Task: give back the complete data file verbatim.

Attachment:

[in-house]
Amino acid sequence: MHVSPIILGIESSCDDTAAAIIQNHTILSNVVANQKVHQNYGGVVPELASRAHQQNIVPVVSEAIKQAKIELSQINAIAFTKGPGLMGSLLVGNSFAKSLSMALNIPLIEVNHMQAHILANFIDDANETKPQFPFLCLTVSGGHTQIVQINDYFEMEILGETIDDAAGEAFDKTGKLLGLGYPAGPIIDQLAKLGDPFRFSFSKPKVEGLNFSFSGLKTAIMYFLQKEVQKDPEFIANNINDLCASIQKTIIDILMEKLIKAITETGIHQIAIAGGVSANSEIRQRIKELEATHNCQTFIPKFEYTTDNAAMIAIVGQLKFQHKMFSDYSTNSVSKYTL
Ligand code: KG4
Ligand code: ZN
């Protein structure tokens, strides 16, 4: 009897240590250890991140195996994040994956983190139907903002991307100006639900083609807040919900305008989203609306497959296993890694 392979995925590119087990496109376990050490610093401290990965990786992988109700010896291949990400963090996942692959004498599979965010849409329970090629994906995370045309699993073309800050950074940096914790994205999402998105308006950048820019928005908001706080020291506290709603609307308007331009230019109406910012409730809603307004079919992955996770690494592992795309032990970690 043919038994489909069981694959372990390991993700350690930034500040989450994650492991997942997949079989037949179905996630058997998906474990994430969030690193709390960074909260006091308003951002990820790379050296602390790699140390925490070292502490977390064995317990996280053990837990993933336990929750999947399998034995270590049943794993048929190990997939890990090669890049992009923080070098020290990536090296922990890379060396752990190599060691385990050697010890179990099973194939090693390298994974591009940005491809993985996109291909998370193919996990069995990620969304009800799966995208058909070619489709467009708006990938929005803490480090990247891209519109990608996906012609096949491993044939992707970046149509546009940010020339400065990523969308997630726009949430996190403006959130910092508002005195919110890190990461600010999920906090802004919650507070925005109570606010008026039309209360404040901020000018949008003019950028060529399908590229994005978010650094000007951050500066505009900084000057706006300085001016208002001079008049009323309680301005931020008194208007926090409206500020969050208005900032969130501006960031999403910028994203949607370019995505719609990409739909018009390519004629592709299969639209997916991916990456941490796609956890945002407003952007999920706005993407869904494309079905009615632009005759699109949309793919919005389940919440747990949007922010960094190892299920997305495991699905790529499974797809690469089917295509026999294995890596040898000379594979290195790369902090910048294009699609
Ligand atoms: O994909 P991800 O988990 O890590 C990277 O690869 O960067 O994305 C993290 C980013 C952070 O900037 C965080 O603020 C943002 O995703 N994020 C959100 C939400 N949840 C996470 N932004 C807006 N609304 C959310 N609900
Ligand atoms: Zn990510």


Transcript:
[in-house]
Amino acid sequence: MHVSPIILGIESSCDDTAAAIIQNHTILSNVVANQKVHQNYGGVVPELASRAHQQNIVPVVSEAIKQAKIELSQINAIAFTKGPGLMGSLLVGNSFAKSLSMALNIPLIEVNHMQAHILANFIDDANETKPQFPFLCLTVSGGHTQIVQINDYFEMEILGETIDDAAGEAFDKTGKLLGLGYPAGPIIDQLAKLGDPFRFSFSKPKVEGLNFSFSGLKTAIMYFLQKEVQKDPEFIANNINDLCASIQKTIIDILMEKLIKAITETGIHQIAIAGGVSANSEIRQRIKELEATHNCQTFIPKFEYTTDNAAMIAIVGQLKFQHKMFSDYSTNSVSKYTL
Ligand code: KG4
Ligand code: ZN
């Protein structure tokens, strides 16, 4: 009897240590250890991140195996994040994956983190139907903002991307100006639900083609807040919900305008989203609306497959296993890694 392979995925590119087990496109376990050490610093401290990965990786992988109700010896291949990400963090996942692959004498599979965010849409329970090629994906995370045309699993073309800050950074940096914790994205999402998105308006950048820019928005908001706080020291506290709603609307308007331009230019109406910012409730809603307004079919992955996770690494592992795309032990970690 043919038994489909069981694959372990390991993700350690930034500040989450994650492991997942997949079989037949179905996630058997998906474990994430969030690193709390960074909260006091308003951002990820790379050296602390790699140390925490070292502490977390064995317990996280053990837990993933336990929750999947399998034995270590049943794993048929190990997939890990090669890049992009923080070098020290990536090296922990890379060396752990190599060691385990050697010890179990099973194939090693390298994974591009940005491809993985996109291909998370193919996990069995990620969304009800799966995208058909070619489709467009708006990938929005803490480090990247891209519109990608996906012609096949491993044939992707970046149509546009940010020339400065990523969308997630726009949430996190403006959130910092508002005195919110890190990461600010999920906090802004919650507070925005109570606010008026039309209360404040901020000018949008003019950028060529399908590229994005978010650094000007951050500066505009900084000057706006300085001016208002001079008049009323309680301005931020008194208007926090409206500020969050208005900032969130501006960031999403910028994203949607370019995505719609990409739909018009390519004629592709299969639209997916991916990456941490796609956890945002407003952007999920706005993407869904494309079905009615632009005759699109949309793919919005389940919440747990949007922010960094190892299920997305495991699905790529499974797809690469089917295509026999294995890596040898000379594979290195790369902090910048294009699609
Ligand atoms: O994909 P991800 O988990 O890590 C990277 O690869 O960067 O994305 C993290 C980013 C952070 O900037 C965080 O603020 C943002 O995703 N994020 C959100 C939400 N949840 C996470 N932004 C807006 N609304 C959310 N609900
Ligand atoms: Zn990510």